10 Celebrities Who Are Badass Military Heroes

We often glorify the action heroes we see on screen, but some celebrities are the real deal. This is by no means a comprehensive list, but here are ten of our favorite real life military heroes, who are more badass than anything you’ll see in the movies:

1. Christopher Lee

The Lord of the Rings: The Fellowship of the Ring, Christopher Lee
New Line Cinema via Everett

Best remembered for playing villains like Saruman, Count Dooku, and Francisco Scaramanga, Christopher Lee was more dangerous than all of them combined. Not much is known about the specifics of Lee’s service during World War II, but we know he served in the British special forces. When journalists would ask about his time in the SAS, Lee would ask back if they could keep a secret. When the interviewer responded yes, Lee would lean in and whisper “So can I.”

Lee’s military training came in handy during the filming of The Lord of the Rings: The Return of the King. When director Peter Jackson told Lee how his character should react to being stabbed, Lee reportedly stopped to correct Jackson asking, “Have you any idea what kind of noise happens when somebody’s stabbed in the back? Because I do,” which sounds more like a thinly veiled threat than a professional conversation between coworkers.

Lee also participated in more onscreen sword fights than any other actor in movie history and in 1996, the 74 year-old Lee recorded a sword fight tutorial for the documentary The Many Faces of Christopher Lee:

2. Bob Ross

The Joy of Painting, Bob Ross
PBS

It’s hard to imagine Bob Ross, the happy little host of The Joy of Painting, as a hardened military man, but Ross served in the United States Air Force for 20 years, retiring with the rank of Master Sergeant. His job in the military required him to be “the guy who makes you scrub the latrine, the guy who makes you make your bed, the guy who screams at you for being late to work,” and when Ross retired from the military, he promised himself he would never scream again, which worked out pretty well.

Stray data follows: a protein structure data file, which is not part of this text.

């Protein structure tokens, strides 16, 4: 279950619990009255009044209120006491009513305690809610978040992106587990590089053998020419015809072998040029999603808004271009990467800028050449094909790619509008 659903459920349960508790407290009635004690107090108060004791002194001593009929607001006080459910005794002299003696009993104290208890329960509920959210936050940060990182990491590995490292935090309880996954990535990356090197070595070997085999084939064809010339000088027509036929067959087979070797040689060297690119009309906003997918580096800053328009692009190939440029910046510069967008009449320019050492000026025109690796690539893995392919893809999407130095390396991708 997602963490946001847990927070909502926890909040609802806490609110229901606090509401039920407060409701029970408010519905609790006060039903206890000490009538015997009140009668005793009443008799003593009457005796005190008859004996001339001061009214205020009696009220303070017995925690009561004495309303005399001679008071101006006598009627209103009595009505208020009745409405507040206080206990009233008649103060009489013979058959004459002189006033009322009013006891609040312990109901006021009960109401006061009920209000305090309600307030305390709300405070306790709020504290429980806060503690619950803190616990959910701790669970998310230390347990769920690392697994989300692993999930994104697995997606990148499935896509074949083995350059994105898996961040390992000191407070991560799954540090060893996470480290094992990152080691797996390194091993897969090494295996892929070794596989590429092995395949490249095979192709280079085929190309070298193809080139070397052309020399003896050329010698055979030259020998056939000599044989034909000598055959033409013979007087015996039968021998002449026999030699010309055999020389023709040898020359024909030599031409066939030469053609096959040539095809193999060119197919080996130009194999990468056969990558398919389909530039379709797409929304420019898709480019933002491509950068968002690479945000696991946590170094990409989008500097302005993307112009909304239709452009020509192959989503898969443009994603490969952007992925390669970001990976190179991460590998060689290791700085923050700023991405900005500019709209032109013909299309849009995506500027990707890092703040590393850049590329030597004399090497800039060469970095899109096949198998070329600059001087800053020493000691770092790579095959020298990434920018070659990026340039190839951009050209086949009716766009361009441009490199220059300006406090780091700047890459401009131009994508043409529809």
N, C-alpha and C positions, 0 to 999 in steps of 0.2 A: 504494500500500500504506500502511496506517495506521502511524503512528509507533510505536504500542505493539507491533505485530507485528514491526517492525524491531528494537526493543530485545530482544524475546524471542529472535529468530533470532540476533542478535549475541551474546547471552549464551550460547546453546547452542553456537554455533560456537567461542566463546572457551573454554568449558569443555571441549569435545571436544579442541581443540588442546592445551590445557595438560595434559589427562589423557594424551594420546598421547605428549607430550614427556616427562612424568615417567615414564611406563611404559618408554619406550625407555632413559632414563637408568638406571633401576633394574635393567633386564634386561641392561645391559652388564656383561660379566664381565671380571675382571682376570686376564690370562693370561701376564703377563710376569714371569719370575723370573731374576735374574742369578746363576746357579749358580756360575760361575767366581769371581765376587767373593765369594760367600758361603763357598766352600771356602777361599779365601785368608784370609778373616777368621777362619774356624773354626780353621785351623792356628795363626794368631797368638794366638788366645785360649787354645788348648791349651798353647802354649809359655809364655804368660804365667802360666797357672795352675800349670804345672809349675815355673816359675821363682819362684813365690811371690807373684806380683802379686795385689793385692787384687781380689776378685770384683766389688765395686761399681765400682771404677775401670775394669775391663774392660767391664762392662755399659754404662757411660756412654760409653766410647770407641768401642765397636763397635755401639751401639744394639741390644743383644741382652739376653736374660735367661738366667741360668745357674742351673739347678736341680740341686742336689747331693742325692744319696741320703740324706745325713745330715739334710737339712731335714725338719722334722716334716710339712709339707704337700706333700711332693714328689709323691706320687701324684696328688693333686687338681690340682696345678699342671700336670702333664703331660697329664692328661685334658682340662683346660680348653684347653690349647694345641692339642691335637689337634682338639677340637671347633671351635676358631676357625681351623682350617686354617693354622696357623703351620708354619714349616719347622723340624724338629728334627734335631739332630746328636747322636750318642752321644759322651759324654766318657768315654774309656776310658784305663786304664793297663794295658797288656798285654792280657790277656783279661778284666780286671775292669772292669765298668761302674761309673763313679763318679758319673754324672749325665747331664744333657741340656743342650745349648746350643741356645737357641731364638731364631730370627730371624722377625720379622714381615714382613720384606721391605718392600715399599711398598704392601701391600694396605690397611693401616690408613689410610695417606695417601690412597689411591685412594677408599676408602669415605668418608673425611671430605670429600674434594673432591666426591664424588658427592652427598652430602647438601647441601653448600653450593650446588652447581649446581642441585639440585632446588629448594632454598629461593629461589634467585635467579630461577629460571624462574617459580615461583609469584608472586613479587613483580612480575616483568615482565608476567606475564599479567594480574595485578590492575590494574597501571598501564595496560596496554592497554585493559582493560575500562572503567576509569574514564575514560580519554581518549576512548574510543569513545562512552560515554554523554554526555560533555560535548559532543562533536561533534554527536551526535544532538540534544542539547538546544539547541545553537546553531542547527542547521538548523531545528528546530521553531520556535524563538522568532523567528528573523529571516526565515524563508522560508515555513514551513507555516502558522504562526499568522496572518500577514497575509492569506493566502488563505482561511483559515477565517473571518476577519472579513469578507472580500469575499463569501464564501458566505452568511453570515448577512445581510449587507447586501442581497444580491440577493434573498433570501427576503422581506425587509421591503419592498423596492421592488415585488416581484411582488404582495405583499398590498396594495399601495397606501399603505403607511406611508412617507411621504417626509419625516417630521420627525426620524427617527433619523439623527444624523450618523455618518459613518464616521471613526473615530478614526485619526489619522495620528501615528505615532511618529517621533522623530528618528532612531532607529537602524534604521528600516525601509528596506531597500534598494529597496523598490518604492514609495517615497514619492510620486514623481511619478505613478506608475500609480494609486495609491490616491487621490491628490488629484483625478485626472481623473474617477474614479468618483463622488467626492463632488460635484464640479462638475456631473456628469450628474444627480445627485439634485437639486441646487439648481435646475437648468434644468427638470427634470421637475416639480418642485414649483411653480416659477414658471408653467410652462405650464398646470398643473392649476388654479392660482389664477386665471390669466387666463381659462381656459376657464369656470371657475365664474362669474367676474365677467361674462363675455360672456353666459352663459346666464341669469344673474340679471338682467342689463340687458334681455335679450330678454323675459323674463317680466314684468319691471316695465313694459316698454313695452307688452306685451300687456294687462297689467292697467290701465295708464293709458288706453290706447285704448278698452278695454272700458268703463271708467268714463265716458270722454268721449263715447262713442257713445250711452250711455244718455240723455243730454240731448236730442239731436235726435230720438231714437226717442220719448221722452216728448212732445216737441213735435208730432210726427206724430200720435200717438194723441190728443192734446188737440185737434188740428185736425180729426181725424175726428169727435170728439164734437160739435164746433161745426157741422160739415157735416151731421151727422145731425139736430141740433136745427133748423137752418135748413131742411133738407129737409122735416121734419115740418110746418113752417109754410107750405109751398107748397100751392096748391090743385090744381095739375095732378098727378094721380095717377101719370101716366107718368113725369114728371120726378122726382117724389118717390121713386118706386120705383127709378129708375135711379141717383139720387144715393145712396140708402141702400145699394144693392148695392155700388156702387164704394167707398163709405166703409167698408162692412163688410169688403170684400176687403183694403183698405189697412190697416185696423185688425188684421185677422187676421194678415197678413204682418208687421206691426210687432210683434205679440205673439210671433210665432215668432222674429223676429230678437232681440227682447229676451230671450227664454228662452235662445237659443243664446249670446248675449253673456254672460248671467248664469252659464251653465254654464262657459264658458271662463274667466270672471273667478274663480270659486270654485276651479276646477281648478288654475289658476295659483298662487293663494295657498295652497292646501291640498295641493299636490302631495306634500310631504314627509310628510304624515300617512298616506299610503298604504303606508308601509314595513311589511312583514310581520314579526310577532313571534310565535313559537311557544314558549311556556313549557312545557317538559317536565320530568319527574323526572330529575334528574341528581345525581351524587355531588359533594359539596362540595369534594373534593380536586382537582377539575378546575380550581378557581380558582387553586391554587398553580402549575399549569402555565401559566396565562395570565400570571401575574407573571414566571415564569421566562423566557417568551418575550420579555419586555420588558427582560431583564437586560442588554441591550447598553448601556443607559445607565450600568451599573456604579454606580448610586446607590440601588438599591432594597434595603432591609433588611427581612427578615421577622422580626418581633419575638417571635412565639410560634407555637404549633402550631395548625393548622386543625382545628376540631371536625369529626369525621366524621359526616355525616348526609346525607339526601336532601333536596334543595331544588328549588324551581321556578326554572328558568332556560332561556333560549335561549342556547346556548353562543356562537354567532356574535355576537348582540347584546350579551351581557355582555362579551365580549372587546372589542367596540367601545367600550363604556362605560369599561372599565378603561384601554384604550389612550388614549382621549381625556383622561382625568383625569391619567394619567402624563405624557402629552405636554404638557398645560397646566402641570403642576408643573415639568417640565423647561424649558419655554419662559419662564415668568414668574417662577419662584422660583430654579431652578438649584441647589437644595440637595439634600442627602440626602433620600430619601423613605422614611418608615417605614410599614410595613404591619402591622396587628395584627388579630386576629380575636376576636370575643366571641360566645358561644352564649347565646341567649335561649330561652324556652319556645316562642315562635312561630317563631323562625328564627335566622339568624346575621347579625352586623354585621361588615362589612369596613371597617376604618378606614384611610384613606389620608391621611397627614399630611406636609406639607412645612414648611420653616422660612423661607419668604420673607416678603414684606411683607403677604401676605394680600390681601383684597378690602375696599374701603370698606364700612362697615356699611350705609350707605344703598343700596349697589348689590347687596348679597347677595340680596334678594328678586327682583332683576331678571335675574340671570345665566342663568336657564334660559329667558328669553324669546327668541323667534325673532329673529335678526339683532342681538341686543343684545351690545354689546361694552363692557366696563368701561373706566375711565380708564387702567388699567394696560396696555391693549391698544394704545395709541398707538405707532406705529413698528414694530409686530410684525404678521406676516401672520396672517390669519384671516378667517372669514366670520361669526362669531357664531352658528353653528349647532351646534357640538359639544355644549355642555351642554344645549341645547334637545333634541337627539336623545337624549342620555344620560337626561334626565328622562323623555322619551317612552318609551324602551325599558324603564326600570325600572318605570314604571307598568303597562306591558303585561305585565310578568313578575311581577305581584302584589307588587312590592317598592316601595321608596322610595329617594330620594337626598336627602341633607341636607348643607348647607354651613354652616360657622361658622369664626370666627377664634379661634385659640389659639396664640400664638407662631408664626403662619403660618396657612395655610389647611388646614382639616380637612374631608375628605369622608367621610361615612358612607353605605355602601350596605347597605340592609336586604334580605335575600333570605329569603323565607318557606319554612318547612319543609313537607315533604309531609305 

3. Clark Gable

Academy Award winner Clark Gable spent World War II flying combat missions in Europe. During one of his flights, Gable’s plane was hit, killing one of his crewman, wounding another two, and almost killing Gable himself. For his service, he was awarded the Distinguished Flying Cross, Air Medal, American Campaign Medal, European-African-Middle Eastern Campaign Medal, and World War II Victory Medal, but the weirdest honor actually came from Germany. Apparently Clark Gable was one of Adolf Hitler‘s favorite actors and the dictator offered a sustainable reward to anyone anyone who could capture Gable and bring him to Germany alive.

4. Jimmy Stewart

In 1941, Jimmy Stewart became the first major American movie star to wear a uniform in World War II. During the war, Stewart flew 20 combat missions over Germany, bombing targets in Bremen, Frankfurt, and Berlin and earning numerous military honors. In 1959, Stewart was promoted to Brigadier General, making him the highest-ranking entertainer in the American military at the time.